by Naguib Mahfouz
translated by Catherine Cobham
The sprawling saga of a Cairo family, the al-Nagis, starting with the first and greatest, who rose from a foundling into a benevolent clan chief who fought for the people (the harafish), and continuing for a dozen generations. After the first, however, the Nagis sink gradually into vice, oppression and madness; lust for power makes them rue the old days, while it precludes them from reconstructing them.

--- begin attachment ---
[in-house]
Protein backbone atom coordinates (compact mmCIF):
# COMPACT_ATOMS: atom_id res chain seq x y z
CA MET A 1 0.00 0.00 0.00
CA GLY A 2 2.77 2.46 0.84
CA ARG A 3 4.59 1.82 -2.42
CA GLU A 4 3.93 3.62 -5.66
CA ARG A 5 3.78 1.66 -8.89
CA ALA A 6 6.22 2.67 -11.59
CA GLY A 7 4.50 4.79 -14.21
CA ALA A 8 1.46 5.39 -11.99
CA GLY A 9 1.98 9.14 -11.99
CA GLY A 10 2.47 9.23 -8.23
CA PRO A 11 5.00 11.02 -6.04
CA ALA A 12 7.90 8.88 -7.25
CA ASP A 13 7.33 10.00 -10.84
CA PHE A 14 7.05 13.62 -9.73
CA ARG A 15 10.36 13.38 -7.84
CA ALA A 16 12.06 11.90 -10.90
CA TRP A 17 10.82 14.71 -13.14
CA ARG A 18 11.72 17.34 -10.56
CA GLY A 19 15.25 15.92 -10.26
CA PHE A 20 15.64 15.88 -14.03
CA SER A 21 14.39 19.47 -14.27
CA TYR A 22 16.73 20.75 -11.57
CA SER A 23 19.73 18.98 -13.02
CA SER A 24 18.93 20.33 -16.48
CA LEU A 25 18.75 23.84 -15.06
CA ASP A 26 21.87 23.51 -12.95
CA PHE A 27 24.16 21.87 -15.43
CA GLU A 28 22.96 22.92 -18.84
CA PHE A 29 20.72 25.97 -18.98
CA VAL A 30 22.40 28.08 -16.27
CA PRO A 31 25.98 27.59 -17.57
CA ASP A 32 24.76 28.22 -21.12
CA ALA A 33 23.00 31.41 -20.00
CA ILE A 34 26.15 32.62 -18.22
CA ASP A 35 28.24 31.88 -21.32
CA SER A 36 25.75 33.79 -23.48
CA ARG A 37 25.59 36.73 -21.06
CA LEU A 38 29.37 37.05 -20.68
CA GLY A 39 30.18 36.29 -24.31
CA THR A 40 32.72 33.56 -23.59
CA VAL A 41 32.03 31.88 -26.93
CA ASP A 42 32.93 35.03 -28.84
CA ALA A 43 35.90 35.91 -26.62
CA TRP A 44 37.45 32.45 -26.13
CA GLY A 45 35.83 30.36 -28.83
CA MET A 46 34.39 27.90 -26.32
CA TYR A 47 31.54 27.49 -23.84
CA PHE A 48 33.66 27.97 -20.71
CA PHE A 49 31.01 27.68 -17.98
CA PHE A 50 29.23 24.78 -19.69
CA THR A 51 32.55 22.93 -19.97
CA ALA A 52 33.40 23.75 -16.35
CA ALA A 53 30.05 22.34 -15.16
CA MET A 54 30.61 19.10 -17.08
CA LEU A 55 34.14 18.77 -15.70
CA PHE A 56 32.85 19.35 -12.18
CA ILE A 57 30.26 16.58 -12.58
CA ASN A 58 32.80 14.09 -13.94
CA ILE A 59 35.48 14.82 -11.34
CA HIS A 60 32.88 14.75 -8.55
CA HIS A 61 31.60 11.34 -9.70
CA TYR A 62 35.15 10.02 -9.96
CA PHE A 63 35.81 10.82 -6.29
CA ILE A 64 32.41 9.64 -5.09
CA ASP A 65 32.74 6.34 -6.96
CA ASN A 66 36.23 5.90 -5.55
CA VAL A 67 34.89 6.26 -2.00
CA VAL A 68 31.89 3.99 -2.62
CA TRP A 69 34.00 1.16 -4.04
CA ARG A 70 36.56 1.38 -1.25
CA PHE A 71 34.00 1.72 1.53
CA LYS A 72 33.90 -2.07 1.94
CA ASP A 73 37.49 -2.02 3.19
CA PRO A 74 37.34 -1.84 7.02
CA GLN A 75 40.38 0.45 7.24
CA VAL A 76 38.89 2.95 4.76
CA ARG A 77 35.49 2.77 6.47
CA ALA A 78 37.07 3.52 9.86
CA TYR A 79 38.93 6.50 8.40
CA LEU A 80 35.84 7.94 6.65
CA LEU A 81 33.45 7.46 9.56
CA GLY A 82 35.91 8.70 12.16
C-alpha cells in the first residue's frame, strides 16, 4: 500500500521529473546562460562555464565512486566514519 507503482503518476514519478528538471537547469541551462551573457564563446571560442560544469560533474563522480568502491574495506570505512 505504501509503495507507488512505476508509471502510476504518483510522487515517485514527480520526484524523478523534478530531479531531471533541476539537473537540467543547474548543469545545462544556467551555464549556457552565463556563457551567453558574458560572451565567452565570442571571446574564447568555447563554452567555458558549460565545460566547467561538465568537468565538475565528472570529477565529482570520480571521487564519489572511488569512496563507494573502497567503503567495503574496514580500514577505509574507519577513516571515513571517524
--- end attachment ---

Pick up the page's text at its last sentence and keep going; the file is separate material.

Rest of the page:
This is a confusing but rich novel. The number of minor characters overwhelms you, but the major characters are vivid; Mahfouz shows great talent in creating so many discrete personalities. Parts of the novel are beyond subtle: ideas and plans are barely hinted at, so the reader must interpolate a lot. The end is rather startling – almost simplistic in its moral, and like a fairy tale in its complete resolution (the monastery doors, which have remained closed throughout the book, open when the final Nagi rouses the harafish to a kind of self-rule). I’m not sure what to make of that.